Worcestershire: Underneath the Archers

‘Broadcast on BBC Radio 4 to over five million listeners, Worcestershire is an everyday story of country folk, dealing with the trials and tribulations of life, love and dairy farming.’

A quiet, unobtrusive place, the county’s charm lies in its unrushed pace and concentration on the smaller things in life, such as the possible closure of the village post office, the loss and rediscovery of a pair of spectacles, or competitions to produce the largest marrow. This is not to say that Worcestershire has not been visited by excitement or tragedy over the years, and over the course of its fifty-five year run the county’s residents have seen fires, rape and bluetongue all intrude upon their thickly accented lives.

Sometimes mocked as a comfortably middle-class region with stereotypical yokels sprinkled in for lazy comic effect, Worcestershire has nonetheless had to tackle many serious social issues over the years. Direct action against genetically modified crops, civil partnerships, and inter-racial relationships between white and Caucasian partners have all been come to grips with, as has many resident’s addiction to Sunday night repeats of Moneybox.

Worcestershire has often been used as the conduit for announcements from the Government on rural issues, with resident’s conversations changing within a matter of days to address agricultural emergencies such as outbreaks of foot and mouth disease, livestock movement restrictions, and the legality of shooting intruders in the back rather than the front.


  • ANTHEM – Da da-da da-da da-da, da da-da da daaaa-da, etc
  • FAVOURITE CONVERSATION TOPICS – European farming subsidies, Buying habits of large supermarkets, Difficulties of marketing organic meat
  • LIFE EXPECTANCY – May never die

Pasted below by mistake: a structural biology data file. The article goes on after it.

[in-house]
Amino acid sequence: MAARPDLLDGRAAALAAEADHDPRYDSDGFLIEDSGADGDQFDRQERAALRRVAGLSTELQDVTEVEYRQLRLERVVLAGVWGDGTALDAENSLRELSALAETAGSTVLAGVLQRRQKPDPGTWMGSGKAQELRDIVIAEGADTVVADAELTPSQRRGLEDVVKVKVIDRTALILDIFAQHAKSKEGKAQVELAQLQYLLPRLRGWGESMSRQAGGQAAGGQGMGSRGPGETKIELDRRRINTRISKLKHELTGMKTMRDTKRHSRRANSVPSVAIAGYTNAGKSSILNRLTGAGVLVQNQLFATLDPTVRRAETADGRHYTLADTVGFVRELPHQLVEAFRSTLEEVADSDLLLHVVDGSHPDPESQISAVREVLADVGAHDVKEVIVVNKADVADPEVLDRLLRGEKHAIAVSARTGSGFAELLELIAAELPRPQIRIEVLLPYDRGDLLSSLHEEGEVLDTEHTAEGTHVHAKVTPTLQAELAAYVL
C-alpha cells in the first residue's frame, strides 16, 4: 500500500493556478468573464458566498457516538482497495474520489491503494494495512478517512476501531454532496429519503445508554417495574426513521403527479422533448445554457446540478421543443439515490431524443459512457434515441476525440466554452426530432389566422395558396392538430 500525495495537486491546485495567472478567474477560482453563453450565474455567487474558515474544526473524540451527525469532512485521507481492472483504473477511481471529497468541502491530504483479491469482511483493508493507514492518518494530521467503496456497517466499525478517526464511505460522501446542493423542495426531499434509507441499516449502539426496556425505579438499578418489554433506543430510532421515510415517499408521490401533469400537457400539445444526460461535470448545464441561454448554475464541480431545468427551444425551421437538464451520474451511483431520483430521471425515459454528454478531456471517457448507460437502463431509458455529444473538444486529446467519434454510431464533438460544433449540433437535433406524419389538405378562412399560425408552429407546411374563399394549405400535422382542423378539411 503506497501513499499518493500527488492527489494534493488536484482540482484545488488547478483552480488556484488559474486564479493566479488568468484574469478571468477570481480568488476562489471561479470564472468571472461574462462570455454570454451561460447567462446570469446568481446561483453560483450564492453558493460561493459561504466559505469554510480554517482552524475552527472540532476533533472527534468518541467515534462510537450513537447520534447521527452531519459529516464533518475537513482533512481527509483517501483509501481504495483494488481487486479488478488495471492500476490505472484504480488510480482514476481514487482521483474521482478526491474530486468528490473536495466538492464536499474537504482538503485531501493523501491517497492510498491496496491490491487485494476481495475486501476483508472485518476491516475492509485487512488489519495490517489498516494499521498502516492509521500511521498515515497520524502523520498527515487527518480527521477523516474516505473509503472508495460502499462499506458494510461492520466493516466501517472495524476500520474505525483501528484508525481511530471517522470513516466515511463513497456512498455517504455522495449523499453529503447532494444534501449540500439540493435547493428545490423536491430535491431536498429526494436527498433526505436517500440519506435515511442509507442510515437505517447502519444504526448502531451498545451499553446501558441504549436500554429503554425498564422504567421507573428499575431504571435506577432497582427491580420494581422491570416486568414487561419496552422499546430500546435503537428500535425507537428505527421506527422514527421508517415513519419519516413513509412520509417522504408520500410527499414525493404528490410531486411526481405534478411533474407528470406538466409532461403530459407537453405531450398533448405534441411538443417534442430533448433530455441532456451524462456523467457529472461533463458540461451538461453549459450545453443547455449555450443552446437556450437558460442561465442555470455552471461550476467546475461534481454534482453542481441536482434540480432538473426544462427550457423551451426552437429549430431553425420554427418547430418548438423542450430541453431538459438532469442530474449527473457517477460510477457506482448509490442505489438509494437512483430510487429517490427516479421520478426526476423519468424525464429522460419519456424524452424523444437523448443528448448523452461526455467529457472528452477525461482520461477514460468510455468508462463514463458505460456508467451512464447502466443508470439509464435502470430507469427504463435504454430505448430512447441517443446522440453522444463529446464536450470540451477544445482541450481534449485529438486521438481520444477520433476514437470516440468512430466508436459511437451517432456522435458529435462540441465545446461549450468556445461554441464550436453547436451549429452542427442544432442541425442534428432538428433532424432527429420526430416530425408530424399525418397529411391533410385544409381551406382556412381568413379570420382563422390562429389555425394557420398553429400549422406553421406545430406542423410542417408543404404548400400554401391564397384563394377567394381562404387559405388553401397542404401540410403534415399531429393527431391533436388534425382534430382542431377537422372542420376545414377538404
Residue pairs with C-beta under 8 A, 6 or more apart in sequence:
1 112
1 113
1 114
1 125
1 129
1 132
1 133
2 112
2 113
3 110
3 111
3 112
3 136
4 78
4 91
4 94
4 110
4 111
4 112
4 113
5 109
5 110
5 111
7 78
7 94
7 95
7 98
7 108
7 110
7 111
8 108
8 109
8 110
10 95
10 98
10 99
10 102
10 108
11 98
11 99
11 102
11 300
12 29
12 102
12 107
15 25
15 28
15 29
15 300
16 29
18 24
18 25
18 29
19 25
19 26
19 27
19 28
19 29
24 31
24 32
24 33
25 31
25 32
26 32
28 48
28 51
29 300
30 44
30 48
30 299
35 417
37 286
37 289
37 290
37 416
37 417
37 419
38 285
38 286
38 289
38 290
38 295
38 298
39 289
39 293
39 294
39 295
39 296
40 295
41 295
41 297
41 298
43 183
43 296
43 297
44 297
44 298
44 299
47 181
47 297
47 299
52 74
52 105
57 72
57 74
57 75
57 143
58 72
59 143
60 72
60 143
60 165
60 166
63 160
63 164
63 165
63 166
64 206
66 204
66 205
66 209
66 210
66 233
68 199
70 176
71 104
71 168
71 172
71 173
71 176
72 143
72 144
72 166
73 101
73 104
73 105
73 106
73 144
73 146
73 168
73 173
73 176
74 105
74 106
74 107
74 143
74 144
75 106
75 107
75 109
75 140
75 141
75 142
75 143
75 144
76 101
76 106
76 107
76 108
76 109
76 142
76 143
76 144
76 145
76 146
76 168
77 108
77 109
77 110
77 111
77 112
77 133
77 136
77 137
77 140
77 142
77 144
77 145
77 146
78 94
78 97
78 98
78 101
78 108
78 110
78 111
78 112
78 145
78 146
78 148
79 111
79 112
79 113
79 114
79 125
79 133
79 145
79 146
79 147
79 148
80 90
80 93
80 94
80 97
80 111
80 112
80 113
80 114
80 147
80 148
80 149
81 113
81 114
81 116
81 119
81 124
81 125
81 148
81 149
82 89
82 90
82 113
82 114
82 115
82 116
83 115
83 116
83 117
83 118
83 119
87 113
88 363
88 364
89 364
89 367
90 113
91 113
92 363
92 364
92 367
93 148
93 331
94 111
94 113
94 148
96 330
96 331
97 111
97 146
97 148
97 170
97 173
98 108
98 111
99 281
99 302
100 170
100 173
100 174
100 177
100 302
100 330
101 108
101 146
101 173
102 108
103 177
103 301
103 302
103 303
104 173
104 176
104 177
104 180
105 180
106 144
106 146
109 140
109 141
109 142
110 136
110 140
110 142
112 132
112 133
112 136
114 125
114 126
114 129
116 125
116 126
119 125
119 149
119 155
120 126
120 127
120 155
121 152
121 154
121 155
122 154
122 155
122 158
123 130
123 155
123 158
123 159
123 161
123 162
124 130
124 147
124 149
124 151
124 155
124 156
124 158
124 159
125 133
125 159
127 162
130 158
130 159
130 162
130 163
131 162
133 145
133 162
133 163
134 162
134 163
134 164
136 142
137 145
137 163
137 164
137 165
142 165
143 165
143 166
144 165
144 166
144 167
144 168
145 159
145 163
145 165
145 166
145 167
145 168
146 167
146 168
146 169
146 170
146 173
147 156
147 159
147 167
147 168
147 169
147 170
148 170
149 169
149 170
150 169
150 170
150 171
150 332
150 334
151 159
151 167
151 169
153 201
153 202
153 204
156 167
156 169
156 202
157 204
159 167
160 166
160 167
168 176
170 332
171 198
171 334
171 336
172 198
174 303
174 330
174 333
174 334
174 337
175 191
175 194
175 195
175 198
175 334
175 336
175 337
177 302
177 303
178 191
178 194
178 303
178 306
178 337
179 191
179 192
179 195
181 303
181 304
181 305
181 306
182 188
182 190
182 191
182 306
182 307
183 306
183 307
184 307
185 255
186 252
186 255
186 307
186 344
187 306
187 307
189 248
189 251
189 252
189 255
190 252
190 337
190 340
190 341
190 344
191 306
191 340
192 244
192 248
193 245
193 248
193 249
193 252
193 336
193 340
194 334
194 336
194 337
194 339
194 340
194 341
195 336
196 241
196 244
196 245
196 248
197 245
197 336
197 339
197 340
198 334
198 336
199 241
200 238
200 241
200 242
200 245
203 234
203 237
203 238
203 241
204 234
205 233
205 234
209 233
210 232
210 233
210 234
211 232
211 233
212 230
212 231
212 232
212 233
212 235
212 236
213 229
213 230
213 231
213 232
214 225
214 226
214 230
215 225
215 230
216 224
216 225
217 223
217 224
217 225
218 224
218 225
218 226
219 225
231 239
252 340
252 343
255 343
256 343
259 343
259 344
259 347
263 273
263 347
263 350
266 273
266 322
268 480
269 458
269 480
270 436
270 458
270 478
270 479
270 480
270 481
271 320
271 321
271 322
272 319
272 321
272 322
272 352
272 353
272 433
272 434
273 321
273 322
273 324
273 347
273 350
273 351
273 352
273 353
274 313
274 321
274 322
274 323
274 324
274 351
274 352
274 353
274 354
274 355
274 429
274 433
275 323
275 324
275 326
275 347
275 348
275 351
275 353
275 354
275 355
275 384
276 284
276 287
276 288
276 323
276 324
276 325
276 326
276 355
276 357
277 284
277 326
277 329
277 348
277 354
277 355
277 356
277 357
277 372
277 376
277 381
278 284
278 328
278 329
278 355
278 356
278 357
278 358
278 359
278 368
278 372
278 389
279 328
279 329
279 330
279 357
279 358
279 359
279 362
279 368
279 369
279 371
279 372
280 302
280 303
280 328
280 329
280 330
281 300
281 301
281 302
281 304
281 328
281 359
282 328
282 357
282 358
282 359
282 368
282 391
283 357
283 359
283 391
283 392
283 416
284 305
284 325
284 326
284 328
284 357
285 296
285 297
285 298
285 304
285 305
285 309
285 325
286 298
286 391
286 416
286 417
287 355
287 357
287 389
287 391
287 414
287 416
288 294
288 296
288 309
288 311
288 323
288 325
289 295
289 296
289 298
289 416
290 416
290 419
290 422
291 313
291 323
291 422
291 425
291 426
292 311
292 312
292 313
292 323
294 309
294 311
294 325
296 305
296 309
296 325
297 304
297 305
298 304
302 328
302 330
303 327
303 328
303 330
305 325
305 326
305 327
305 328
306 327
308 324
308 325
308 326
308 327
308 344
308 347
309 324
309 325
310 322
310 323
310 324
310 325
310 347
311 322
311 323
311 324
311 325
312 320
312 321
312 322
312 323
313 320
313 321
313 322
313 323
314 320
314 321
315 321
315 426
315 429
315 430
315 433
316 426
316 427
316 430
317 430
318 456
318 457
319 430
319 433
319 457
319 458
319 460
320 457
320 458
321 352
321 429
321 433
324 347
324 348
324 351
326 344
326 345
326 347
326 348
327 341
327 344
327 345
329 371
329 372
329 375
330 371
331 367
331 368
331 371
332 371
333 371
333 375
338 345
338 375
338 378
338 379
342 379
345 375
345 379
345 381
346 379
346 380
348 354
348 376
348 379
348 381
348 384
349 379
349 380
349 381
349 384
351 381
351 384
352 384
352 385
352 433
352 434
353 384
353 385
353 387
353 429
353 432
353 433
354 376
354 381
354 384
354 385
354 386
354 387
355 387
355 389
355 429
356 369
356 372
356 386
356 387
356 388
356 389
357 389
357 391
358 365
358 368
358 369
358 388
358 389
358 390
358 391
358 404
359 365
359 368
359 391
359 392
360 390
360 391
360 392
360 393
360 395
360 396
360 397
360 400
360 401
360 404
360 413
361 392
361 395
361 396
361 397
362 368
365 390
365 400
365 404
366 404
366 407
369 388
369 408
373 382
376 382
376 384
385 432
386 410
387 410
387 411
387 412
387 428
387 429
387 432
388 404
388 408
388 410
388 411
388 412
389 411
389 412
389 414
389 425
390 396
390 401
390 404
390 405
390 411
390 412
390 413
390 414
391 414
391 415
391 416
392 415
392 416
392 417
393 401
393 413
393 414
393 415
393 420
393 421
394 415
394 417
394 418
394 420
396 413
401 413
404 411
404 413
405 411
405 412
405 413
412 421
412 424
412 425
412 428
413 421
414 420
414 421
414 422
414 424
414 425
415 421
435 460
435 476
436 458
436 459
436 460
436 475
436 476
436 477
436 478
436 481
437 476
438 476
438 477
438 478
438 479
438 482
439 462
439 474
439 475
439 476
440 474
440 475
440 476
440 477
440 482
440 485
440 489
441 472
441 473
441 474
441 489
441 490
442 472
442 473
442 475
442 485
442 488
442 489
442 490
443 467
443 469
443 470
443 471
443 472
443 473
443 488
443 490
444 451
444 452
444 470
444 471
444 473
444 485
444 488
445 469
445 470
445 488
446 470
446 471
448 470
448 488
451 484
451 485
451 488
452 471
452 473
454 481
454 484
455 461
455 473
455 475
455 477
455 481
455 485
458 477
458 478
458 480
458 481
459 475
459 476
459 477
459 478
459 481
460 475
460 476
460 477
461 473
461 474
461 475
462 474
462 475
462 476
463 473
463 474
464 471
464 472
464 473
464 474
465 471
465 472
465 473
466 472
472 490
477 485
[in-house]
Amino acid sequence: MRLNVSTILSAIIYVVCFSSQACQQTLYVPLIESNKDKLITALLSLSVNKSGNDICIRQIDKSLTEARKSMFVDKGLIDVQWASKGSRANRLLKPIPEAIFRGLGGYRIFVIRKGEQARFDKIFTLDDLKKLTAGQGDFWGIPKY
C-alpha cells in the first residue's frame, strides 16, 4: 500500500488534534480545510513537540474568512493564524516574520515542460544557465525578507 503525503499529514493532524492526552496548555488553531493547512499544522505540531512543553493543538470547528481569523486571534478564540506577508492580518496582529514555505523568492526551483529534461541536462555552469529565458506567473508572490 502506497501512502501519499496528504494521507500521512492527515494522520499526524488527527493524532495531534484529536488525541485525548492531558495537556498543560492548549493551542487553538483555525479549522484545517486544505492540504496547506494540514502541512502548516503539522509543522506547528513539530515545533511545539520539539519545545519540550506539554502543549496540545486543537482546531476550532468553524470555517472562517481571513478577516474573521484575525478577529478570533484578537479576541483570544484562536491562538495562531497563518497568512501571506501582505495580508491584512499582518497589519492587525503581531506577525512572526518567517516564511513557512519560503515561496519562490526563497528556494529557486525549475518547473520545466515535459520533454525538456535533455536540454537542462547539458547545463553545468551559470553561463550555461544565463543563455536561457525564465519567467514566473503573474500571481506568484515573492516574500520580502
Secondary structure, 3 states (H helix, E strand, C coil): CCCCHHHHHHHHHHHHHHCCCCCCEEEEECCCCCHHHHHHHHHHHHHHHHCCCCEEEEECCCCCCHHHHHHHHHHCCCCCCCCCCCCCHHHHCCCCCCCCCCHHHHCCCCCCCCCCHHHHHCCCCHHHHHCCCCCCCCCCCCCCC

• GDP – 0.003% of the licence fee
  • CRIME – Mostly the Grundys
  • TRANSPORT – Omnibus available every Sunday
  • SPEED LIMIT – Recently increased to one event per month
  • SEX – Only in late-night ‘uncut’ episodes


1000 BC – Bronze Age peoples give up their itinerant lifestyles and establishment settlements in the area, distraught at knowing their civilisation will ultimately never achieve anything better than third.

1041 – Worcester is almost destroyed after a rebellion against the punitive taxation of Harthacanute is forcefully put down by soldiers carrying brand new axes and spears bought with the King’s unusually large tax receipts.

1651 – The Battle of Worcester effectively brings the English Civil War to an end after its conclusion means that only twelve men of fighting age are left in the country.

1810 – Worcester hits its peak as a major centre for glove making, employing over 30,000 people during one winter season – nearly half the glovers in England. By next winter almost none of them can be found.

1853 – Seeking to promote its most important home-grown industry, Kidderminster embarks on an unsuccessful attempt to become the first fully-carpeted town in England.

1940 – Worcester is chosen as the seat of an evacuated government in the event of mass German invasion, with Government strategists pointing out the number of cafes where Cabinet and senior military figures could obtain a relaxing cup of tea.

Did You Know?

It is claimed that the county was the inspiration for The Shire, a region of Tolkein’s fictional Middle-earth described in The Hobbit and The Lord of the Rings. Tolkien was thought to have named Bilbo Baggins’ house ‘Bag End’ after the Worcestershire farm of his old bag Aunt Jane.

Established in 1690, the Berrow’s Journal is the world’s oldest continually published newspaper and still brings its readers the very latest on Papist plots, the bear-baiting results, and who’s wearing the most fashionable firkins this summer.

The original Worcestershire sauce is still made in Worcester. Known for its piquancy and strength, it remains one of Britain’s most unpleasant pints.

Composer Sir Edward Elgar’s father once ran a music shop at the end of Worcester High Street, with his son born a short distance away in the village of Broadheath. One of England’s most popular composers, football fan Elgar produced a series of timeless pieces that have since seeped deeply in to the English consciousness, including ‘Getting Sacked in the Morning’, ‘You’re Shit and You Know You Are’, and the Match of the Day theme tune.

Dudley is the largest settlement in the UK without its own university or league football club. When questioned about these two significant gaps, the town claims they just haven’t got round to it yet, and will definitely sort out both right after they finish building their thirty-fourth pub.


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